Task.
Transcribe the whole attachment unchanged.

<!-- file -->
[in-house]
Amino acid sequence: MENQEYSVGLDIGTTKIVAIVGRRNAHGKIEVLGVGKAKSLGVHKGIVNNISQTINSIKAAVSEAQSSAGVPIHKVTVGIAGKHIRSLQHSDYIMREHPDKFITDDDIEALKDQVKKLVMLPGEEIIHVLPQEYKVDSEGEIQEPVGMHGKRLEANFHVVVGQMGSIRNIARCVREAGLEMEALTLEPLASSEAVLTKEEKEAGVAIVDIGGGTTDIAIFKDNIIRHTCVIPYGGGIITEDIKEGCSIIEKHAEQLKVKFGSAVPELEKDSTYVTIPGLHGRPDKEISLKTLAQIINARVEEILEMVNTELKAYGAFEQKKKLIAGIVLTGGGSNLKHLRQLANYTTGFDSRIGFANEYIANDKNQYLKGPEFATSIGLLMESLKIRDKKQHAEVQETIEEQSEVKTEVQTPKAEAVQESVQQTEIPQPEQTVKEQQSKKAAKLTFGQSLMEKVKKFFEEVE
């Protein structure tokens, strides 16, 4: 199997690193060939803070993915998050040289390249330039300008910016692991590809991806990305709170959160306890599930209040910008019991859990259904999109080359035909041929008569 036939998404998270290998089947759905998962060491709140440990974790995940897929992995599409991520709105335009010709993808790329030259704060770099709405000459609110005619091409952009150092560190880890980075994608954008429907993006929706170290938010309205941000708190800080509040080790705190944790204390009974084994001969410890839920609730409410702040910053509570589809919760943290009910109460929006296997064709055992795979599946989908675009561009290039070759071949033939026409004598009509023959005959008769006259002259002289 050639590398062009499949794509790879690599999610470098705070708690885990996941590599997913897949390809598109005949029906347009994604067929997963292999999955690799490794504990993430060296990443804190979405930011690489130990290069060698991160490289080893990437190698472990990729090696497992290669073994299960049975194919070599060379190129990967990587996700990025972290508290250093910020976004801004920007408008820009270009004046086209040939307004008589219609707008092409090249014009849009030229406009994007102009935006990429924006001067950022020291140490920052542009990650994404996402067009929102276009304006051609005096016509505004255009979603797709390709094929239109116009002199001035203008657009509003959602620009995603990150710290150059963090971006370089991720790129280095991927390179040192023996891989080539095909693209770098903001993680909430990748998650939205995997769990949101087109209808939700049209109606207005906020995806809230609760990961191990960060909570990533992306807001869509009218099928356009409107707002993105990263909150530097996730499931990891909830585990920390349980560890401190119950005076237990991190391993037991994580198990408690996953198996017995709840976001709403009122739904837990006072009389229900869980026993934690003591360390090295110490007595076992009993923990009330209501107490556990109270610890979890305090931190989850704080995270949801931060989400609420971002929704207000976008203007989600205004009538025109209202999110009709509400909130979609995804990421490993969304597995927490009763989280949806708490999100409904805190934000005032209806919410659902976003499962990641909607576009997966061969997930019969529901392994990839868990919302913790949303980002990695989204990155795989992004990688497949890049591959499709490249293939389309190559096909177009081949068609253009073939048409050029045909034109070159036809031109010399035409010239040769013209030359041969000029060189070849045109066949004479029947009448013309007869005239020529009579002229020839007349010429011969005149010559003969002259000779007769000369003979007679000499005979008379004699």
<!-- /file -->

[in-house]
Amino acid sequence: MENQEYSVGLDIGTTKIVAIVGRRNAHGKIEVLGVGKAKSLGVHKGIVNNISQTINSIKAAVSEAQSSAGVPIHKVTVGIAGKHIRSLQHSDYIMREHPDKFITDDDIEALKDQVKKLVMLPGEEIIHVLPQEYKVDSEGEIQEPVGMHGKRLEANFHVVVGQMGSIRNIARCVREAGLEMEALTLEPLASSEAVLTKEEKEAGVAIVDIGGGTTDIAIFKDNIIRHTCVIPYGGGIITEDIKEGCSIIEKHAEQLKVKFGSAVPELEKDSTYVTIPGLHGRPDKEISLKTLAQIINARVEEILEMVNTELKAYGAFEQKKKLIAGIVLTGGGSNLKHLRQLANYTTGFDSRIGFANEYIANDKNQYLKGPEFATSIGLLMESLKIRDKKQHAEVQETIEEQSEVKTEVQTPKAEAVQESVQQTEIPQPEQTVKEQQSKKAAKLTFGQSLMEKVKKFFEEVE
């Protein structure tokens, strides 16, 4: 199997690193060939803070993915998050040289390249330039300008910016692991590809991806990305709170959160306890599930209040910008019991859990259904999109080359035909041929008569 036939998404998270290998089947759905998962060491709140440990974790995940897929992995599409991520709105335009010709993808790329030259704060770099709405000459609110005619091409952009150092560190880890980075994608954008429907993006929706170290938010309205941000708190800080509040080790705190944790204390009974084994001969410890839920609730409410702040910053509570589809919760943290009910109460929006296997064709055992795979599946989908675009561009290039070759071949033939026409004598009509023959005959008769006259002259002289 050639590398062009499949794509790879690599999610470098705070708690885990996941590599997913897949390809598109005949029906347009994604067929997963292999999955690799490794504990993430060296990443804190979405930011690489130990290069060698991160490289080893990437190698472990990729090696497992290669073994299960049975194919070599060379190129990967990587996700990025972290508290250093910020976004801004920007408008820009270009004046086209040939307004008589219609707008092409090249014009849009030229406009994007102009935006990429924006001067950022020291140490920052542009990650994404996402067009929102276009304006051609005096016509505004255009979603797709390709094929239109116009002199001035203008657009509003959602620009995603990150710290150059963090971006370089991720790129280095991927390179040192023996891989080539095909693209770098903001993680909430990748998650939205995997769990949101087109209808939700049209109606207005906020995806809230609760990961191990960060909570990533992306807001869509009218099928356009409107707002993105990263909150530097996730499931990891909830585990920390349980560890401190119950005076237990991190391993037991994580198990408690996953198996017995709840976001709403009122739904837990006072009389229900869980026993934690003591360390090295110490007595076992009993923990009330209501107490556990109270610890979890305090931190989850704080995270949801931060989400609420971002929704207000976008203007989600205004009538025109209202999110009709509400909130979609995804990421490993969304597995927490009763989280949806708490999100409904805190934000005032209806919410659902976003499962990641909607576009997966061969997930019969529901392994990839868990919302913790949303980002990695989204990155795989992004990688497949890049591959499709490249293939389309190559096909177009081949068609253009073939048409050029045909034109070159036809031109010399035409010239040769013209030359041969000029060189070849045109066949004479029947009448013309007869005239020529009579002229020839007349010429011969005149010559003969002259000779007769000369003979007679000499005979008379004699």